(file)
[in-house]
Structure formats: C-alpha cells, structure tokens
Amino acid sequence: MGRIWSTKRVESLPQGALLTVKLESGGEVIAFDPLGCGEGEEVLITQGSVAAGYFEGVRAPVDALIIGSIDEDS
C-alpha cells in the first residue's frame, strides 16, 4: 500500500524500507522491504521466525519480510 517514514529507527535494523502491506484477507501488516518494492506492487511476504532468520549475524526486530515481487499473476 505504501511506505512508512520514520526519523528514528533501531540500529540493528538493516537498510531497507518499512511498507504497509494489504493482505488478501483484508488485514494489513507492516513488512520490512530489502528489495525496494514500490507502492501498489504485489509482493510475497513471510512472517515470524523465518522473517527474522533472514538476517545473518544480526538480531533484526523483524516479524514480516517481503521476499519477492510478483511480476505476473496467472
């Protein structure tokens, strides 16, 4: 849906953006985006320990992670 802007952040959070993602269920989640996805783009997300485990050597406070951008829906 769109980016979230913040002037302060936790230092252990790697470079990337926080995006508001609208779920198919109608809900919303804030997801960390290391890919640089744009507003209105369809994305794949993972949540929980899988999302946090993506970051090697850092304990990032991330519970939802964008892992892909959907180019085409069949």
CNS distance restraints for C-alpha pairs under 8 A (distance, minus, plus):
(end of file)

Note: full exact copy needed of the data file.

[in-house]
Structure formats: C-alpha cells, structure tokens
Amino acid sequence: MGRIWSTKRVESLPQGALLTVKLESGGEVIAFDPLGCGEGEEVLITQGSVAAGYFEGVRAPVDALIIGSIDEDS
C-alpha cells in the first residue's frame, strides 16, 4: 500500500524500507522491504521466525519480510 517514514529507527535494523502491506484477507501488516518494492506492487511476504532468520549475524526486530515481487499473476 505504501511506505512508512520514520526519523528514528533501531540500529540493528538493516537498510531497507518499512511498507504497509494489504493482505488478501483484508488485514494489513507492516513488512520490512530489502528489495525496494514500490507502492501498489504485489509482493510475497513471510512472517515470524523465518522473517527474522533472514538476517545473518544480526538480531533484526523483524516479524514480516517481503521476499519477492510478483511480476505476473496467472
């Protein structure tokens, strides 16, 4: 849906953006985006320990992670 802007952040959070993602269920989640996805783009997300485990050597406070951008829906 769109980016979230913040002037302060936790230092252990790697470079990337926080995006508001609208779920198919109608809900919303804030997801960390290391890919640089744009507003209105369809994305794949993972949540929980899988999302946090993506970051090697850092304990990032991330519970939802964008892992892909959907180019085409069949």
CNS distance restraints for C-alpha pairs under 8 A (distance, minus, plus):